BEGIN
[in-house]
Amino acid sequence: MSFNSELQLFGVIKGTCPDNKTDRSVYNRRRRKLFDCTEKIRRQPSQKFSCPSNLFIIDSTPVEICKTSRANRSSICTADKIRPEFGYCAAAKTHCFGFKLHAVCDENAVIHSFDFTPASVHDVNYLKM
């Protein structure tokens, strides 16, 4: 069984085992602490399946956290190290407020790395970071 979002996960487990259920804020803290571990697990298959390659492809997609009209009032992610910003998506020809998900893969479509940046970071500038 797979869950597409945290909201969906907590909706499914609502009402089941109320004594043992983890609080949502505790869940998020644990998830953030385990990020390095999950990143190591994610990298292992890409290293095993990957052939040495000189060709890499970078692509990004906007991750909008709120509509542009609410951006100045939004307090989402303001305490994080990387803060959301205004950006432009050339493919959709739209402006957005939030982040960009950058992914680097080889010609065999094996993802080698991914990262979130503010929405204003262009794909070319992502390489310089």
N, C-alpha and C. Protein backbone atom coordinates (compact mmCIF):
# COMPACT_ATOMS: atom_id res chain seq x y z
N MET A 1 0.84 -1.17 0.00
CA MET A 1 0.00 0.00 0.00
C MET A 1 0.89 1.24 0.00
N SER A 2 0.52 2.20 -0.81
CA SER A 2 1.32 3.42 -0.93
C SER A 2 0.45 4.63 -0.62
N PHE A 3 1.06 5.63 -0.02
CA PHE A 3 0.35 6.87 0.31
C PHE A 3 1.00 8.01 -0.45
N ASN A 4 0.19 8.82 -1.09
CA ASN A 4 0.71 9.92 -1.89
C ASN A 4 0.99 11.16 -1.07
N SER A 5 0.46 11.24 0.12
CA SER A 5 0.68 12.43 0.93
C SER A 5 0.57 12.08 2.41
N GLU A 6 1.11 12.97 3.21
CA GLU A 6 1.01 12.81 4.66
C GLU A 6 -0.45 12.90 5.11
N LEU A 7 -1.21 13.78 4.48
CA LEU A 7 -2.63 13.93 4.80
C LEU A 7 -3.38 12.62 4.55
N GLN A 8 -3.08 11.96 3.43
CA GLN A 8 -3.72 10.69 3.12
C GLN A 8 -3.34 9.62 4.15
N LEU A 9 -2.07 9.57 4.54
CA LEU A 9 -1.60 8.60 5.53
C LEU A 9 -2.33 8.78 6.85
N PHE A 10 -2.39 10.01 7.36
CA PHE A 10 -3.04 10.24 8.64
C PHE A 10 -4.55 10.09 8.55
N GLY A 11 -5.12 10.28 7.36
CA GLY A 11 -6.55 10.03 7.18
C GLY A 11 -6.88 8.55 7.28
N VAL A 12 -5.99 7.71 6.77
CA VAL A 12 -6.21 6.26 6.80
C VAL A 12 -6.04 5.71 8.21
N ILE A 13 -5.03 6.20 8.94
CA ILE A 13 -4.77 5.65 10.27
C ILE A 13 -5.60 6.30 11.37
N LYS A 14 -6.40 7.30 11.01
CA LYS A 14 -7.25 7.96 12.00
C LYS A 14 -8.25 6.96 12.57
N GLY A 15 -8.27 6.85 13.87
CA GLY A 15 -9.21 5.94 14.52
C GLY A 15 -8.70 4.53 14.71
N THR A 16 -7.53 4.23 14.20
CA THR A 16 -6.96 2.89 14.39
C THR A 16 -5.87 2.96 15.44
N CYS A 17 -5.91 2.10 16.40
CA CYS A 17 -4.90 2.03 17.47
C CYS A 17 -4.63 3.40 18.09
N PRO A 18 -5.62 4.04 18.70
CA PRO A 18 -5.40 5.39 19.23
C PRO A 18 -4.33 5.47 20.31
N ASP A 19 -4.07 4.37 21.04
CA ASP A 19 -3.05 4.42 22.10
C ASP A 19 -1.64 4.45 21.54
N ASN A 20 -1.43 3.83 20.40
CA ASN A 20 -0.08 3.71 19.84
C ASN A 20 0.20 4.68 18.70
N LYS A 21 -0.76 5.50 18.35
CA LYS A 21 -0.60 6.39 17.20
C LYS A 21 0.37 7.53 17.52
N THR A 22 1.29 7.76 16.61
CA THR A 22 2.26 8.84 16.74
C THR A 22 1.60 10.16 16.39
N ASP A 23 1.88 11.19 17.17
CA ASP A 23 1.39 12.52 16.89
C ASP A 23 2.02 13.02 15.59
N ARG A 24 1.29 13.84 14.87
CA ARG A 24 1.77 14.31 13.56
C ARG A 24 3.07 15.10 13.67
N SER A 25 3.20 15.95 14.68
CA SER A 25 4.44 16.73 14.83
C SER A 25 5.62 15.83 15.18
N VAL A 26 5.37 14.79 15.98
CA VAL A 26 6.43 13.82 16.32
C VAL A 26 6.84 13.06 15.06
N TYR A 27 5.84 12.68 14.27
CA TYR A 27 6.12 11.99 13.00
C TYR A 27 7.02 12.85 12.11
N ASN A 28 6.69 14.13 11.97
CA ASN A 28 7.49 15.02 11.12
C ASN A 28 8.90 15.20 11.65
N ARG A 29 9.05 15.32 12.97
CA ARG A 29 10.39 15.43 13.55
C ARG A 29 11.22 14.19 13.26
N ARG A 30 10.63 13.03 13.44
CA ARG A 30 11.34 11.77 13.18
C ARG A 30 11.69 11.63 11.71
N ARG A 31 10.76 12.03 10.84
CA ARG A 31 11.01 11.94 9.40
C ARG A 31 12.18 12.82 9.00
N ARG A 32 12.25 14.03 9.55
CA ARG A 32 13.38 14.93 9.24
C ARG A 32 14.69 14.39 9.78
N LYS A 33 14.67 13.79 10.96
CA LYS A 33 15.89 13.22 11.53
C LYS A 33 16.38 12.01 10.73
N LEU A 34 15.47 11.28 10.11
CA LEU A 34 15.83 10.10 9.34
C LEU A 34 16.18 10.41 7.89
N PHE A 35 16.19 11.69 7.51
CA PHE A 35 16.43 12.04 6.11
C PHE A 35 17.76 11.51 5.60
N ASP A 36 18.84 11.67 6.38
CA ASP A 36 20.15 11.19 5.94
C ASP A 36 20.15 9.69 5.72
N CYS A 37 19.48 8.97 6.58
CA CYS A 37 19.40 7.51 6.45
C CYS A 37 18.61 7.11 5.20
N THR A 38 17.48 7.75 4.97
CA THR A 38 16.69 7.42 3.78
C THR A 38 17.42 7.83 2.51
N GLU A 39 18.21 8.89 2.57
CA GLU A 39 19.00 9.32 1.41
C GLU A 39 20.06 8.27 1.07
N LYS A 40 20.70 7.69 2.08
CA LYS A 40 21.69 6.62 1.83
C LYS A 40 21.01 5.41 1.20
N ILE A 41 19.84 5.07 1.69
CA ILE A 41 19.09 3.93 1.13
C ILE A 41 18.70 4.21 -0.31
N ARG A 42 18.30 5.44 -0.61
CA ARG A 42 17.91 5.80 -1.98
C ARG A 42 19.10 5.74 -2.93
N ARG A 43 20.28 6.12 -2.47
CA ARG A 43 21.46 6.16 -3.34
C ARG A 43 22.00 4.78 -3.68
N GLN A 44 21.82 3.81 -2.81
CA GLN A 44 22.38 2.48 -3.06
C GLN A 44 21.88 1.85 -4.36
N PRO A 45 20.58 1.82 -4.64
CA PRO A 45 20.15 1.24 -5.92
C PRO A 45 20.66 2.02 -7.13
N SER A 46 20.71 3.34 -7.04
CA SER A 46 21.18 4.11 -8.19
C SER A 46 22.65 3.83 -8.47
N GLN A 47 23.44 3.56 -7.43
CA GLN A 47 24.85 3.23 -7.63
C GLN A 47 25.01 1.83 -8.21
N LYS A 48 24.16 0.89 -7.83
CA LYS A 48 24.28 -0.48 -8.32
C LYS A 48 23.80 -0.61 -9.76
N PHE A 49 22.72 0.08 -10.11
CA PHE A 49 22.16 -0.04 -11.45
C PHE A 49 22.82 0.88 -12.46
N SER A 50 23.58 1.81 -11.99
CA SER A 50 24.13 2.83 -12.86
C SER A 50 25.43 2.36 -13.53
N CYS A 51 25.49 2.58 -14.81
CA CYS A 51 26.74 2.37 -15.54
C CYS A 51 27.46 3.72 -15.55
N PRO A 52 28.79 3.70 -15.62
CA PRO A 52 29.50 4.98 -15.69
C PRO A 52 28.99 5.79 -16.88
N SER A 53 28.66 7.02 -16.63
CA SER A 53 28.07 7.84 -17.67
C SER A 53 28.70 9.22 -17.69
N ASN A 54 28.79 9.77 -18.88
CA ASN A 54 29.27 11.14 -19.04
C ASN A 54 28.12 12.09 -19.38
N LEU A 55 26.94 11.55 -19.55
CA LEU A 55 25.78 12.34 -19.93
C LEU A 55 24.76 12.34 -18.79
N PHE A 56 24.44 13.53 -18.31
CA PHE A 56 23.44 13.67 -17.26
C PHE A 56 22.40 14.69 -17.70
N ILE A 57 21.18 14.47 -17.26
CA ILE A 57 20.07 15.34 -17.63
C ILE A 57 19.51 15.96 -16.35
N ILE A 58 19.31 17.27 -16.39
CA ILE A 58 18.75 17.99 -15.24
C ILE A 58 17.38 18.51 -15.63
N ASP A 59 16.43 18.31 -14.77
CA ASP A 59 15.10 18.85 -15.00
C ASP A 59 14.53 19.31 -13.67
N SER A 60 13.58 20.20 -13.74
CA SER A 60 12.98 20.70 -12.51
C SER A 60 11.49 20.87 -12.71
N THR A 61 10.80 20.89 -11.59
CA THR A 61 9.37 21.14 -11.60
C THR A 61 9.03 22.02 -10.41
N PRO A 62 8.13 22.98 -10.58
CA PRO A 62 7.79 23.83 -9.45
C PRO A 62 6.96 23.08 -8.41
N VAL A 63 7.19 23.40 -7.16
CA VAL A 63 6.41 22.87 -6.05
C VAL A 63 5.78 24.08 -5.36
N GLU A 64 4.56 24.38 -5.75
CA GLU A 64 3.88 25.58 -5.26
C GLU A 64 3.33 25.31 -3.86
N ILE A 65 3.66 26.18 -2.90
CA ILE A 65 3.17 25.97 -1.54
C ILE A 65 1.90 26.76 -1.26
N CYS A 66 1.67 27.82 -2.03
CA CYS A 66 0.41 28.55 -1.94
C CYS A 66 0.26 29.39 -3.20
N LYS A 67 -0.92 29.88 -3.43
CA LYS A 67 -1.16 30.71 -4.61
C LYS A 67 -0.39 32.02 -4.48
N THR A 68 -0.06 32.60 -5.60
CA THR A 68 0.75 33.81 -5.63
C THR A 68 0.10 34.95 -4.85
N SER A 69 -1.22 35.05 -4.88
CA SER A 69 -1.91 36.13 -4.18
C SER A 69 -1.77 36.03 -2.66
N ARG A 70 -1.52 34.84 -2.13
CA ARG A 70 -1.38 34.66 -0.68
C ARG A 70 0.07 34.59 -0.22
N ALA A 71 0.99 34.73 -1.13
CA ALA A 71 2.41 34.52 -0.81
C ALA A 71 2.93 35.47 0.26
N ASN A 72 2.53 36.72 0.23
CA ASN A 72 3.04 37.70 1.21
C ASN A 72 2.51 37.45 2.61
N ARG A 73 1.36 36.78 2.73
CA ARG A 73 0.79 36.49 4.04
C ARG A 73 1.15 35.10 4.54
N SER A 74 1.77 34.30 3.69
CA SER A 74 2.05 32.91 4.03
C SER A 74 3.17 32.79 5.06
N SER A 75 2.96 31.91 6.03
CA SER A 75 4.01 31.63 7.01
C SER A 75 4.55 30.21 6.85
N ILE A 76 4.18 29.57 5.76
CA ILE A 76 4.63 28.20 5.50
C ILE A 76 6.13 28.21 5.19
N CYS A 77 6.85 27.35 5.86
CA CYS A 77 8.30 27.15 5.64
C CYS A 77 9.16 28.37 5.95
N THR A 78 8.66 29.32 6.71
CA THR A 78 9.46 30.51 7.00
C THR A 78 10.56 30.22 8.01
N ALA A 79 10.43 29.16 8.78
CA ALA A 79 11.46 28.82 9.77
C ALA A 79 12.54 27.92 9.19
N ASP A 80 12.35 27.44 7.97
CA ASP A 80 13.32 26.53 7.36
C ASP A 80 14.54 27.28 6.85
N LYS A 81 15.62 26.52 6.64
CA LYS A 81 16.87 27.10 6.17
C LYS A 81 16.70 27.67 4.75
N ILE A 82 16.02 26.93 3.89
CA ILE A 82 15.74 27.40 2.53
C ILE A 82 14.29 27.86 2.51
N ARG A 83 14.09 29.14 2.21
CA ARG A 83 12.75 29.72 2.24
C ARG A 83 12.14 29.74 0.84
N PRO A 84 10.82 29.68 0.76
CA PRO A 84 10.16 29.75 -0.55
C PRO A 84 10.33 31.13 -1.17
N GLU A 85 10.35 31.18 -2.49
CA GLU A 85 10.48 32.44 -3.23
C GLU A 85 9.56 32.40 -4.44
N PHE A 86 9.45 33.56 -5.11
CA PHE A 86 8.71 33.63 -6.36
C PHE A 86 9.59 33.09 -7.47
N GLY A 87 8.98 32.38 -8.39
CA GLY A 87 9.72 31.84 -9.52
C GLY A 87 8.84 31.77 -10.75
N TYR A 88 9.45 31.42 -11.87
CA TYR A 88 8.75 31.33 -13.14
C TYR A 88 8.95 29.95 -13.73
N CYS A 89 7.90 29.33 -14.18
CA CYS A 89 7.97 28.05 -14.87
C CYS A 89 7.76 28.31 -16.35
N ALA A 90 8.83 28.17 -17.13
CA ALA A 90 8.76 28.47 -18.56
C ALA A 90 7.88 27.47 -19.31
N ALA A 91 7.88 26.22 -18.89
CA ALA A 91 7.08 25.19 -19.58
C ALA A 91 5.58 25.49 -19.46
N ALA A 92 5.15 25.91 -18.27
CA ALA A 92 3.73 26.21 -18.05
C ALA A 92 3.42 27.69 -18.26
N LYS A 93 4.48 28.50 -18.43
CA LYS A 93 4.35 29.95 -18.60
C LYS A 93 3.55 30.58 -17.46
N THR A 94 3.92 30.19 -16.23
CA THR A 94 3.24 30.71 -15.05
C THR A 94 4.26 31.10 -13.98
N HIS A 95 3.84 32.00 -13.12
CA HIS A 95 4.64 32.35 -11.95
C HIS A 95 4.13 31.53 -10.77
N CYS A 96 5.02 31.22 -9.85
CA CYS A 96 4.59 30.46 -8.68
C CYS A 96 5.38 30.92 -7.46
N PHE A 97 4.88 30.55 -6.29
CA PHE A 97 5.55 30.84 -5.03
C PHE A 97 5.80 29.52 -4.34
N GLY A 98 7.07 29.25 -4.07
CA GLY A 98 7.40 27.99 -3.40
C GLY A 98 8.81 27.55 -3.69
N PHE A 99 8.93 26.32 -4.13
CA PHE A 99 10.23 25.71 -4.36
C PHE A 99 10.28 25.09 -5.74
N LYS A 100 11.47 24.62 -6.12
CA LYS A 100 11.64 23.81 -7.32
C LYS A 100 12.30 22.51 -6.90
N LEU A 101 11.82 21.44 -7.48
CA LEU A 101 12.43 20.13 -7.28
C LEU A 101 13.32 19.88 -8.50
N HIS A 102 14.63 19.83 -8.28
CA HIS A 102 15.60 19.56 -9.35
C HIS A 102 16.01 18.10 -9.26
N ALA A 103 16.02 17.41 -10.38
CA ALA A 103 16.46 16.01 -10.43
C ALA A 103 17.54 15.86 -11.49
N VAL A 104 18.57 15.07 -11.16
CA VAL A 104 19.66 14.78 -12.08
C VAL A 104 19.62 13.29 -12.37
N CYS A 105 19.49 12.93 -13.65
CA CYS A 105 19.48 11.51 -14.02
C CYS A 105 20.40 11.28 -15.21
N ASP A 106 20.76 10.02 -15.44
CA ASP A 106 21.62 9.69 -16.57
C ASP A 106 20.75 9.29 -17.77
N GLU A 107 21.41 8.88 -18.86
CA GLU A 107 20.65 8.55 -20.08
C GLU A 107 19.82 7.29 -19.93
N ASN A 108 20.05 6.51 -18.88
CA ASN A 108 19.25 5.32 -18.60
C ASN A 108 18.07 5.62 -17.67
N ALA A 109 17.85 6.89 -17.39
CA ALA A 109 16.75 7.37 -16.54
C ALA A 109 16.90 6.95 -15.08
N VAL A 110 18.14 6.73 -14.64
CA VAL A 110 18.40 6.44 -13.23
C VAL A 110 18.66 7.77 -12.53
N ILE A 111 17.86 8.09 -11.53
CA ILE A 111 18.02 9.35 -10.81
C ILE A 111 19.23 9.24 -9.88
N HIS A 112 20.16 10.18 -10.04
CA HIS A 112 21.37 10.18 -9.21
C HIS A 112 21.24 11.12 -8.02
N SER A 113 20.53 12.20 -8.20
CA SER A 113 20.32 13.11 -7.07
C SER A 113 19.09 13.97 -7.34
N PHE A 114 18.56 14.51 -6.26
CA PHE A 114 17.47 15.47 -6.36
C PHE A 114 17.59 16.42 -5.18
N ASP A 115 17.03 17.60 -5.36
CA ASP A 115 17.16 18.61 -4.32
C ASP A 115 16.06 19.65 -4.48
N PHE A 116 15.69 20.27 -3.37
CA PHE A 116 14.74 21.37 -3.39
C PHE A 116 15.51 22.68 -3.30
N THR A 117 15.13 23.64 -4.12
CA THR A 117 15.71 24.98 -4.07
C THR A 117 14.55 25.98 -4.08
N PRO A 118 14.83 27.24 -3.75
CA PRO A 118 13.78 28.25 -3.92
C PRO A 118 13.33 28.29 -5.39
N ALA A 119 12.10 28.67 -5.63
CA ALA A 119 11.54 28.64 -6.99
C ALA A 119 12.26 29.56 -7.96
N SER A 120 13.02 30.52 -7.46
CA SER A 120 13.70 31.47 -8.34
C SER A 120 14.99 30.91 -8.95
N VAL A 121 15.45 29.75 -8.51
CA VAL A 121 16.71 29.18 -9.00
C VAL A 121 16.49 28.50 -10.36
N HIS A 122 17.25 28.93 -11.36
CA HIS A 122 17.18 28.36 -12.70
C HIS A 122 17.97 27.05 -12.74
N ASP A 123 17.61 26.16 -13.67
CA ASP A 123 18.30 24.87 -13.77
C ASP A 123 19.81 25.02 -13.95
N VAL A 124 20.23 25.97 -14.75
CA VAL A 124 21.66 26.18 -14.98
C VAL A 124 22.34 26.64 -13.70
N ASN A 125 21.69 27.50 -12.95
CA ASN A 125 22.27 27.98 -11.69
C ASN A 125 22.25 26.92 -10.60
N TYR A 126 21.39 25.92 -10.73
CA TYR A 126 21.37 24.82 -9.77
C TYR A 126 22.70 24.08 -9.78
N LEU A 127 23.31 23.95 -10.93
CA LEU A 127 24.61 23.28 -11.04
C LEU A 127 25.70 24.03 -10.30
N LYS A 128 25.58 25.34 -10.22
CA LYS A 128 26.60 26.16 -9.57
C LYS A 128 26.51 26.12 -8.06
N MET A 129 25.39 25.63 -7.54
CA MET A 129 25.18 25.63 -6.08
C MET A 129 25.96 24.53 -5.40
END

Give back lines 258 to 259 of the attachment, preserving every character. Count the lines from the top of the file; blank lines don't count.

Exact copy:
N GLU A 85 10.35 31.18 -2.49
CA GLU A 85 10.48 32.44 -3.23